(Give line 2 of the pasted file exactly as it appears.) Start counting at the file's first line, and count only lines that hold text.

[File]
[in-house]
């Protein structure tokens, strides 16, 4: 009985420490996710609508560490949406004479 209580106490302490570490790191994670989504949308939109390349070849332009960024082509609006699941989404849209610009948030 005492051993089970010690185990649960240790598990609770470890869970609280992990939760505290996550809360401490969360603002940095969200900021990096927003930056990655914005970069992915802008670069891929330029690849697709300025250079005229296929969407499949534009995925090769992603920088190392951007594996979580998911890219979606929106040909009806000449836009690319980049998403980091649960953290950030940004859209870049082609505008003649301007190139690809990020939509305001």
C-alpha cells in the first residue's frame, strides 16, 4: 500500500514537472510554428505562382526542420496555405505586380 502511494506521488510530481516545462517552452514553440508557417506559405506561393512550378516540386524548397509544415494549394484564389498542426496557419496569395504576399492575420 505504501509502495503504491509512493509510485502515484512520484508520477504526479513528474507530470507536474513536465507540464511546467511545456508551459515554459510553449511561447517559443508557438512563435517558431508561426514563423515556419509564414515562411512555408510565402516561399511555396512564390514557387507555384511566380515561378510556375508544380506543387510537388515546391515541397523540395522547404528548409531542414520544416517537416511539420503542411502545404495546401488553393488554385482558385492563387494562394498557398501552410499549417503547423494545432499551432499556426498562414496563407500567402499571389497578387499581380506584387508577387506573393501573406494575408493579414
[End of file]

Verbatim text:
């Protein structure tokens, strides 16, 4: 009985420490996710609508560490949406004479 209580106490302490570490790191994670989504949308939109390349070849332009960024082509609006699941989404849209610009948030 005492051993089970010690185990649960240790598990609770470890869970609280992990939760505290996550809360401490969360603002940095969200900021990096927003930056990655914005970069992915802008670069891929330029690849697709300025250079005229296929969407499949534009995925090769992603920088190392951007594996979580998911890219979606929106040909009806000449836009690319980049998403980091649960953290950030940004859209870049082609505008003649301007190139690809990020939509305001």